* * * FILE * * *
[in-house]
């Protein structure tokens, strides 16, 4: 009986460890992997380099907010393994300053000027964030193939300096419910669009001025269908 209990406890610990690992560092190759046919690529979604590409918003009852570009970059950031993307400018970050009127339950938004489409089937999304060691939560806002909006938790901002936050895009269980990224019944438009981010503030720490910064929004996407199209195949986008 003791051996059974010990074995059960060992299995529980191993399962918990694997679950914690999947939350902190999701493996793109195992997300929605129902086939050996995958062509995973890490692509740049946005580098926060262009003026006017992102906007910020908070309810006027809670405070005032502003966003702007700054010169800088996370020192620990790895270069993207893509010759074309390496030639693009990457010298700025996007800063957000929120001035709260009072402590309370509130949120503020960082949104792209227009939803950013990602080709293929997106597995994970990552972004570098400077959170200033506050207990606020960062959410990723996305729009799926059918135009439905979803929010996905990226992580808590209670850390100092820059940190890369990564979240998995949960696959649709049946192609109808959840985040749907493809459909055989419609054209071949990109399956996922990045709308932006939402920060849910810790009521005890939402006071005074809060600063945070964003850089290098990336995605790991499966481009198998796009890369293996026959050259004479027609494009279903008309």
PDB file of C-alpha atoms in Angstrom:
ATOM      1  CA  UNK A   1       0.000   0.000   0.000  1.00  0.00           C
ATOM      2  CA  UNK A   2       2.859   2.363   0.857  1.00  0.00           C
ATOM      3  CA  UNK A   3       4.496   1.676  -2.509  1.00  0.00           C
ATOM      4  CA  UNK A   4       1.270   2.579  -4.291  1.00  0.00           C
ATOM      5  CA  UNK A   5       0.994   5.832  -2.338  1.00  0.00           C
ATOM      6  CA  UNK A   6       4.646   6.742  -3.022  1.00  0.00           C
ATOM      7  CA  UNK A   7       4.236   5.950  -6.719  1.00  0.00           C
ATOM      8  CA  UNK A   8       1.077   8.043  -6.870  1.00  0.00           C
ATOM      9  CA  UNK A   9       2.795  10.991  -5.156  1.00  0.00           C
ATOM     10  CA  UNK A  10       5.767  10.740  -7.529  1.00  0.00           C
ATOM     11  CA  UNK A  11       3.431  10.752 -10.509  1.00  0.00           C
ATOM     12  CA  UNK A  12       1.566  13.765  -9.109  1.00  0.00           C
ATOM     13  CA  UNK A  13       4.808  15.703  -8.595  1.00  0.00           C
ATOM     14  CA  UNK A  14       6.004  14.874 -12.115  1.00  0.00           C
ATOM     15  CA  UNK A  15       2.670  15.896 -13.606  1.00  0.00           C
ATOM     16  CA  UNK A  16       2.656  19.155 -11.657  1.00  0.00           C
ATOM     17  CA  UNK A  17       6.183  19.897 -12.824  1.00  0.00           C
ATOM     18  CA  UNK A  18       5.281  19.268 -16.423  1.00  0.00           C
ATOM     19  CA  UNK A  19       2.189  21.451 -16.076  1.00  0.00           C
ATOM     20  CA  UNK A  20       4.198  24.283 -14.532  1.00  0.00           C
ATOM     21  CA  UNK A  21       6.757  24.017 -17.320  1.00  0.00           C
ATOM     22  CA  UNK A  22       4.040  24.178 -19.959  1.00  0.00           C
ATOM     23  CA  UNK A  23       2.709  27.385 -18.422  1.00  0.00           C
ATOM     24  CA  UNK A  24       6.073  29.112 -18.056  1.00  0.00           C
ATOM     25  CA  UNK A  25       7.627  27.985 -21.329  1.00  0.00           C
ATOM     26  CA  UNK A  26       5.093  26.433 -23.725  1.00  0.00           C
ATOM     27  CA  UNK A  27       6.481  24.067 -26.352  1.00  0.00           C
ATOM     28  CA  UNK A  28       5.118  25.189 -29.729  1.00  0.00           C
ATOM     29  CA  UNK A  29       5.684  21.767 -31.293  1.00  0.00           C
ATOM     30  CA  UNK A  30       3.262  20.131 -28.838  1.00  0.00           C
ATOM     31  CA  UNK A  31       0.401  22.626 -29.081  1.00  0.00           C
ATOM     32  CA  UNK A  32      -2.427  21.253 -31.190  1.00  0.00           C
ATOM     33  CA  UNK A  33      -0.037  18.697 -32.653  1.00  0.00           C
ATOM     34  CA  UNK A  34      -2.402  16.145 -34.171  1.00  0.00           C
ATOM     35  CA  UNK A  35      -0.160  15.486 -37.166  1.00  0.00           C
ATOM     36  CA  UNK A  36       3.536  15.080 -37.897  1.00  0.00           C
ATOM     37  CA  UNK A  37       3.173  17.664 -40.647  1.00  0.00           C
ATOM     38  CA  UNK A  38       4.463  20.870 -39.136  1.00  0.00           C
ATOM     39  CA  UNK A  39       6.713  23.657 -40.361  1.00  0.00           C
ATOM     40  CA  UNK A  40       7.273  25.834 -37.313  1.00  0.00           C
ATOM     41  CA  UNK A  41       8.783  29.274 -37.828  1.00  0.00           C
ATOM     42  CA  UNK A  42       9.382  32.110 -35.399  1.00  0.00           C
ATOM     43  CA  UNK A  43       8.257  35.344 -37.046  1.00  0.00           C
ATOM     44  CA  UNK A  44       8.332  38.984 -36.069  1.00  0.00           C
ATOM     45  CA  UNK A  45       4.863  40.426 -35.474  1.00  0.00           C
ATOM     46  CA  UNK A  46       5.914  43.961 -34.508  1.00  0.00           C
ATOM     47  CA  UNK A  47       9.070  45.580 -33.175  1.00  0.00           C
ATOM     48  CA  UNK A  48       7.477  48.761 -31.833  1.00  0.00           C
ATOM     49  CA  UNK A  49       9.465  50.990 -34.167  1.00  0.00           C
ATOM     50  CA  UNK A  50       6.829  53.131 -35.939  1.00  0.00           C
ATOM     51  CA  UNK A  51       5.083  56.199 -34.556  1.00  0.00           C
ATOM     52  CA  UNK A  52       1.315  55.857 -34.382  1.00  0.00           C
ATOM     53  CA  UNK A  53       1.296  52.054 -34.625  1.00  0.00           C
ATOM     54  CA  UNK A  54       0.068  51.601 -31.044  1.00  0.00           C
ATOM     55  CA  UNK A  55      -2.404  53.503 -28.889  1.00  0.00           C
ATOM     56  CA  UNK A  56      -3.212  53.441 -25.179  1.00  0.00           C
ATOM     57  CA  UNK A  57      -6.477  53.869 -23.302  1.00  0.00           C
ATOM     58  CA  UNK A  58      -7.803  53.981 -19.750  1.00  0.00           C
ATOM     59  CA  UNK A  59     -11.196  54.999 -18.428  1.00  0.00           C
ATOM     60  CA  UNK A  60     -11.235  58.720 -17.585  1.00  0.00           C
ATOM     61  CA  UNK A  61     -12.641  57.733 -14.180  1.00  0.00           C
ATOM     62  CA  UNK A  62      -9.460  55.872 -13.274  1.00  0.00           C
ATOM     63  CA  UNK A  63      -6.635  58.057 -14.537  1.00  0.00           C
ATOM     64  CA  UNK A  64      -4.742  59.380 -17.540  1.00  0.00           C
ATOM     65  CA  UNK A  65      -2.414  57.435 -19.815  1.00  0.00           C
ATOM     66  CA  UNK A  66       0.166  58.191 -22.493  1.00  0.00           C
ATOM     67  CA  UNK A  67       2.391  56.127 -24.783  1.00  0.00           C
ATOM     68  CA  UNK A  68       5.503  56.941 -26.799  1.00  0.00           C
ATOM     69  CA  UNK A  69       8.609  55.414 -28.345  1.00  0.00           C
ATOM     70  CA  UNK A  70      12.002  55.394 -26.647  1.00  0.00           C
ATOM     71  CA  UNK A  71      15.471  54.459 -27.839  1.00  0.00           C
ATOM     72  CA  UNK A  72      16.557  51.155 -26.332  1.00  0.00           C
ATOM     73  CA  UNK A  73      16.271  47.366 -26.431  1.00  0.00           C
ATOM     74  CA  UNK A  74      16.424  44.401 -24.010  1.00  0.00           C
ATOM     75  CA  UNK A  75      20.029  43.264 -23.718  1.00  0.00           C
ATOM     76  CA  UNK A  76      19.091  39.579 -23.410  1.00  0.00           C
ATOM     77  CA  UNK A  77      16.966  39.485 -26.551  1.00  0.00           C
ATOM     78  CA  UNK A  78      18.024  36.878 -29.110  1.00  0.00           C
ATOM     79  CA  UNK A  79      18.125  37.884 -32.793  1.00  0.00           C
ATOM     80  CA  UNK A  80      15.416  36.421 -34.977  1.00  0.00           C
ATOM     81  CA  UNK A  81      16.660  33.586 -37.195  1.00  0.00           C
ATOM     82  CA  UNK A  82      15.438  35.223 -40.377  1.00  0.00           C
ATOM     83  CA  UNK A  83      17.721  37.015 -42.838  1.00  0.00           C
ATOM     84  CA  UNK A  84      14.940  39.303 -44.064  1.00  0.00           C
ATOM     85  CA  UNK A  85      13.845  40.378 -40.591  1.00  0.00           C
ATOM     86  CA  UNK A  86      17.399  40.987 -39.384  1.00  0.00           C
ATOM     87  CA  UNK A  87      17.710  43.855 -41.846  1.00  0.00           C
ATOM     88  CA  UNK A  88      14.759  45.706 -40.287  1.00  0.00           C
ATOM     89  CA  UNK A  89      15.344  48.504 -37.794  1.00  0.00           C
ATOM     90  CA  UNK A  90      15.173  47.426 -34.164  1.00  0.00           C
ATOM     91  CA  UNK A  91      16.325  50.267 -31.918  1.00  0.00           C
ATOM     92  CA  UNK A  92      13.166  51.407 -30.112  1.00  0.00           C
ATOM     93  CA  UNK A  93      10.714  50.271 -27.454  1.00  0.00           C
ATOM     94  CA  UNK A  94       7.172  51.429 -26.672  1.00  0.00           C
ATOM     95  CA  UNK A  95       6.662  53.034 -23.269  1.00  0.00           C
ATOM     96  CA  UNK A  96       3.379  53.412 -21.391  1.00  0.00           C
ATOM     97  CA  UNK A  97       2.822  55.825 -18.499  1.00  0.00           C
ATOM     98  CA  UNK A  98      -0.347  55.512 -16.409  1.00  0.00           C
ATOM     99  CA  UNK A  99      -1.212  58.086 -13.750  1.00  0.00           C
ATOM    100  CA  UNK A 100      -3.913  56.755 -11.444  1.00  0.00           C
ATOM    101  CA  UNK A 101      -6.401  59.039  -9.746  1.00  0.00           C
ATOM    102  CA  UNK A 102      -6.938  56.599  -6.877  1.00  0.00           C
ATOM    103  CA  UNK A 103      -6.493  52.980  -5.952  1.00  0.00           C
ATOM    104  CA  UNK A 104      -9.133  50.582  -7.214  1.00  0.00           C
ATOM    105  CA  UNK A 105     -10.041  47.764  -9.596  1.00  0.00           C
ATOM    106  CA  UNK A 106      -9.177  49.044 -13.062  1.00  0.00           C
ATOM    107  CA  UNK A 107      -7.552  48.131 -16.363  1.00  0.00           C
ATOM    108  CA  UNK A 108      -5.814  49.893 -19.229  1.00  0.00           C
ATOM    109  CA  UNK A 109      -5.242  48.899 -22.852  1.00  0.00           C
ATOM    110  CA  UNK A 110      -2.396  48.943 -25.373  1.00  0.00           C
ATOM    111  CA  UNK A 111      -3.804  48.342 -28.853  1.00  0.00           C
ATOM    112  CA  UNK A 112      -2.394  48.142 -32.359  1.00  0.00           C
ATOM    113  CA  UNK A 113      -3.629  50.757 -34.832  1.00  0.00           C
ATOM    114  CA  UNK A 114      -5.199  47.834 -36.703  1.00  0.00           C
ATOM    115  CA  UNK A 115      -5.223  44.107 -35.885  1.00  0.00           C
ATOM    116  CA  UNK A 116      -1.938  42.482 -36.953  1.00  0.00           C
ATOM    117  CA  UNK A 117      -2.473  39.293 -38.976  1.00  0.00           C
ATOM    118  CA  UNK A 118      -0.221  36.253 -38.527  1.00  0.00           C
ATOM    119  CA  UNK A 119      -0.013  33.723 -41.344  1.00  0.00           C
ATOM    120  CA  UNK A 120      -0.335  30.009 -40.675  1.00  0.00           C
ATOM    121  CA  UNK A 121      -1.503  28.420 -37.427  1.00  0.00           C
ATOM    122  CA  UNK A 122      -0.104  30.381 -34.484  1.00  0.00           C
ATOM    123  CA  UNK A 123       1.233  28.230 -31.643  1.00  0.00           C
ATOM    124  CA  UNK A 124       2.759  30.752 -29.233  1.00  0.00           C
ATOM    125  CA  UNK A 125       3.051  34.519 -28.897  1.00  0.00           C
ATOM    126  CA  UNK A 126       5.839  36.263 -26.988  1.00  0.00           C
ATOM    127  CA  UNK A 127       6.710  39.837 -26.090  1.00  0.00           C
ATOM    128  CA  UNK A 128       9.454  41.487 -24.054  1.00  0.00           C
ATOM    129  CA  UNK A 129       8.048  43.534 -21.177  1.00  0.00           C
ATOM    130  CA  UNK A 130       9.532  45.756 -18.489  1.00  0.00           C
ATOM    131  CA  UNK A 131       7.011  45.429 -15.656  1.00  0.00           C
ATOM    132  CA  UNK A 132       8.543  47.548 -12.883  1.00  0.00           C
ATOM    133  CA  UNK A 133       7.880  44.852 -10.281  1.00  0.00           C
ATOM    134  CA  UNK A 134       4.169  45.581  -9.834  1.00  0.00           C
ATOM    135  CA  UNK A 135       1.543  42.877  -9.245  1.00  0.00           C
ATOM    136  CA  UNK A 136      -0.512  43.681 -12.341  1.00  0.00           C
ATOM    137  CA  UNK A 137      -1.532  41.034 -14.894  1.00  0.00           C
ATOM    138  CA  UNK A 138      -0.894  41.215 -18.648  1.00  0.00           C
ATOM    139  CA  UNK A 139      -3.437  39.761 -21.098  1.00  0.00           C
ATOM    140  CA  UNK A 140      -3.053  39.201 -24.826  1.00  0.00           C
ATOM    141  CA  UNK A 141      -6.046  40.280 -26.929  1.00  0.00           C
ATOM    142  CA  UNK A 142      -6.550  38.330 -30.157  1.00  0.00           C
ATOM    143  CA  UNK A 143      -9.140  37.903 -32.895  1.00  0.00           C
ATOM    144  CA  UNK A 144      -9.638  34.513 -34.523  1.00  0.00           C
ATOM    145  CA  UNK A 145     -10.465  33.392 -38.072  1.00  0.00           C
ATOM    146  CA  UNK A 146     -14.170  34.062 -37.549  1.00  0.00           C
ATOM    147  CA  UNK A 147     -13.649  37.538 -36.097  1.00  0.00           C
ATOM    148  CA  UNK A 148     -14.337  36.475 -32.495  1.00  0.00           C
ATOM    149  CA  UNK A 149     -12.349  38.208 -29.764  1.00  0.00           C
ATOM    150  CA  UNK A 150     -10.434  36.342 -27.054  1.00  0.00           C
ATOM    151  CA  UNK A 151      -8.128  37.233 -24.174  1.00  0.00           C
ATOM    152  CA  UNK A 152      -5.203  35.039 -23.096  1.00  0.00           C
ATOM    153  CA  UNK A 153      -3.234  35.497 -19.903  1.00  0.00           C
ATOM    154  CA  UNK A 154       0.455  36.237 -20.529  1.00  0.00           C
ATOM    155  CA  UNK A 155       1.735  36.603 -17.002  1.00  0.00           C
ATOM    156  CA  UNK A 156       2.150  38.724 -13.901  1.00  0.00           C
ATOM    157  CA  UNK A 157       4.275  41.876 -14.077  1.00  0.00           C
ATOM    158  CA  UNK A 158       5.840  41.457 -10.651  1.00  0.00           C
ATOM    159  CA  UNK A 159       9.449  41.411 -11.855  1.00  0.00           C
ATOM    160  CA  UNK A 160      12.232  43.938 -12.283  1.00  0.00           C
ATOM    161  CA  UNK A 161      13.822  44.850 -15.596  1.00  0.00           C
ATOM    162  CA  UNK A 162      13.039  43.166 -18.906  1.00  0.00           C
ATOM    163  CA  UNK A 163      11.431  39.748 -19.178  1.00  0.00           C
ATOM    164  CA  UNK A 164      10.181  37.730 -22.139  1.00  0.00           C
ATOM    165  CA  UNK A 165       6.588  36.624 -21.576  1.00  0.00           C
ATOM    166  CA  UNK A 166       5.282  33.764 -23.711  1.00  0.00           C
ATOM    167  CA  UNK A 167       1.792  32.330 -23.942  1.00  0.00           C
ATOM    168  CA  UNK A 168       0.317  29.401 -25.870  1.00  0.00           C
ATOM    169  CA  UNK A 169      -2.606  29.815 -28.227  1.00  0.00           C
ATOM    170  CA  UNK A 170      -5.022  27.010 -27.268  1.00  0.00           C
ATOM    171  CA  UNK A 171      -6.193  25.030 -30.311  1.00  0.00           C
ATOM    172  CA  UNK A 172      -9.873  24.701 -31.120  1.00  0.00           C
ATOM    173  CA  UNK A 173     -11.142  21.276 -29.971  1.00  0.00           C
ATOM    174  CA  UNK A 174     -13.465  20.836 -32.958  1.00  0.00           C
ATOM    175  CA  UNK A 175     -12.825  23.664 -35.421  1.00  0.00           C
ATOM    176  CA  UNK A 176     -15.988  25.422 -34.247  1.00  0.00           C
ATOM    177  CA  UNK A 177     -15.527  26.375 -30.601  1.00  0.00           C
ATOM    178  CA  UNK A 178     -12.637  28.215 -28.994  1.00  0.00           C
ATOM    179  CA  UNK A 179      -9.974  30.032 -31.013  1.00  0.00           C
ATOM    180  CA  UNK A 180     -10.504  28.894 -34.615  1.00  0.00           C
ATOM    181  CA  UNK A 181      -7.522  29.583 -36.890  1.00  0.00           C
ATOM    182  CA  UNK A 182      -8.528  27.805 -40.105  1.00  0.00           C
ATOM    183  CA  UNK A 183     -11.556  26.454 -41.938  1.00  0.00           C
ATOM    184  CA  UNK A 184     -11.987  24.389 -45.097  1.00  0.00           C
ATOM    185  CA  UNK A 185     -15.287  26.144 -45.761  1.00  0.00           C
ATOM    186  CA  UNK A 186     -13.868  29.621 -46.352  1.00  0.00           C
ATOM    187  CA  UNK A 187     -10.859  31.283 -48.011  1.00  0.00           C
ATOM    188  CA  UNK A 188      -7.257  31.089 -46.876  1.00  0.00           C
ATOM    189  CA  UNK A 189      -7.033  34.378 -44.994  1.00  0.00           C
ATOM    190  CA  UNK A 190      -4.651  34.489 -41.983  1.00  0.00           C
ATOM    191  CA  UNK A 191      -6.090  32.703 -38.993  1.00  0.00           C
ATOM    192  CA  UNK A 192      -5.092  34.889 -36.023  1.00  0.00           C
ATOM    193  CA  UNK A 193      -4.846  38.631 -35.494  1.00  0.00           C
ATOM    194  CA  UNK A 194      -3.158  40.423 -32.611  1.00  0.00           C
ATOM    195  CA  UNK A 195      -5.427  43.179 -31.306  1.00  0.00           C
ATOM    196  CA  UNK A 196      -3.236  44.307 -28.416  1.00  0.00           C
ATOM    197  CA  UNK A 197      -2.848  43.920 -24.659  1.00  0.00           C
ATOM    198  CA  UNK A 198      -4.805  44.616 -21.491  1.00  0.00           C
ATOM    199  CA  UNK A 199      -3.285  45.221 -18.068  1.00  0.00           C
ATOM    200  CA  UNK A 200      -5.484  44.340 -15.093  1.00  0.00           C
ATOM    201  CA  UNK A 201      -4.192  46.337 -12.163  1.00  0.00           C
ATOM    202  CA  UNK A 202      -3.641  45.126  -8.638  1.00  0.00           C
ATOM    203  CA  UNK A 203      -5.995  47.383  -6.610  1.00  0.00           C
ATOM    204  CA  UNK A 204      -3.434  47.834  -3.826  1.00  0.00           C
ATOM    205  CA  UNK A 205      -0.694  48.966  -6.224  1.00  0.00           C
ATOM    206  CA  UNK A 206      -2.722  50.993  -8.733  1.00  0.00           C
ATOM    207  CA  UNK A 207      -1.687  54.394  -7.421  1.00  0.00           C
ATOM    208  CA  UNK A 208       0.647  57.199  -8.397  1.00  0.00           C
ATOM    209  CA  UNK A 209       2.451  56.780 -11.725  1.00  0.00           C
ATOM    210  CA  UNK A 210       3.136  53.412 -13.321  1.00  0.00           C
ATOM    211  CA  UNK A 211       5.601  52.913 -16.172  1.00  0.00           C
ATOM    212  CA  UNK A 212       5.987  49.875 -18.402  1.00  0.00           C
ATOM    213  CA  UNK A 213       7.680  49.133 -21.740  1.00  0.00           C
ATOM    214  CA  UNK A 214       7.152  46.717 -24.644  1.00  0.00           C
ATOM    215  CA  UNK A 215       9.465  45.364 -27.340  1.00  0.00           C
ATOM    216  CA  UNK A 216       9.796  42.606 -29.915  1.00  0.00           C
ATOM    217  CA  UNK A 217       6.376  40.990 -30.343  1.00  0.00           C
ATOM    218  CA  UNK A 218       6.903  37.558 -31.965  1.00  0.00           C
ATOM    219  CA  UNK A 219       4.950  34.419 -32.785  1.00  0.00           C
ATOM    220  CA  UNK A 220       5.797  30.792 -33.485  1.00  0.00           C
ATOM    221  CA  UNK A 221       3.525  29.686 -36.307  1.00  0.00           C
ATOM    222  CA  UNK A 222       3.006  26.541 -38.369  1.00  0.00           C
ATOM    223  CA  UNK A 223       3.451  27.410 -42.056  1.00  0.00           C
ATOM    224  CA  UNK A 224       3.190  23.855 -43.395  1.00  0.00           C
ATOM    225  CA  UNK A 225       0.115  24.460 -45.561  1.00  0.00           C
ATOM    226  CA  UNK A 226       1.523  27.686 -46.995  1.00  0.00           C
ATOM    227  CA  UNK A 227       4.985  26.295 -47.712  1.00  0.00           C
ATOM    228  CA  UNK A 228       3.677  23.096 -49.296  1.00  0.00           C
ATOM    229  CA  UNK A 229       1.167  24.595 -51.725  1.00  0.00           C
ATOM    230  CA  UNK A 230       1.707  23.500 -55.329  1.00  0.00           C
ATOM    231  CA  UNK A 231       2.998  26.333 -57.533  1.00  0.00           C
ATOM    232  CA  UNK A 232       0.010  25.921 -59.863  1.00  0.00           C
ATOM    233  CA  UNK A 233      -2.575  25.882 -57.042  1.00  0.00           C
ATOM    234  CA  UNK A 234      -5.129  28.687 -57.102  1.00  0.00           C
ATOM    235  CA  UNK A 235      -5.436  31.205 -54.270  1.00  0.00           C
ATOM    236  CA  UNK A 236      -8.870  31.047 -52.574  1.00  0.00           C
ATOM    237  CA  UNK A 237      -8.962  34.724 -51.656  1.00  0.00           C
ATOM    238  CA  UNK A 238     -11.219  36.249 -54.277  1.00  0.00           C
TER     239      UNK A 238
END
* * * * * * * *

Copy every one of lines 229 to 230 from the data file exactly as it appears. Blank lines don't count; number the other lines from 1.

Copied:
ATOM    226  CA  UNK A 226       1.523  27.686 -46.995  1.00  0.00           C
ATOM    227  CA  UNK A 227       4.985  26.295 -47.712  1.00  0.00           C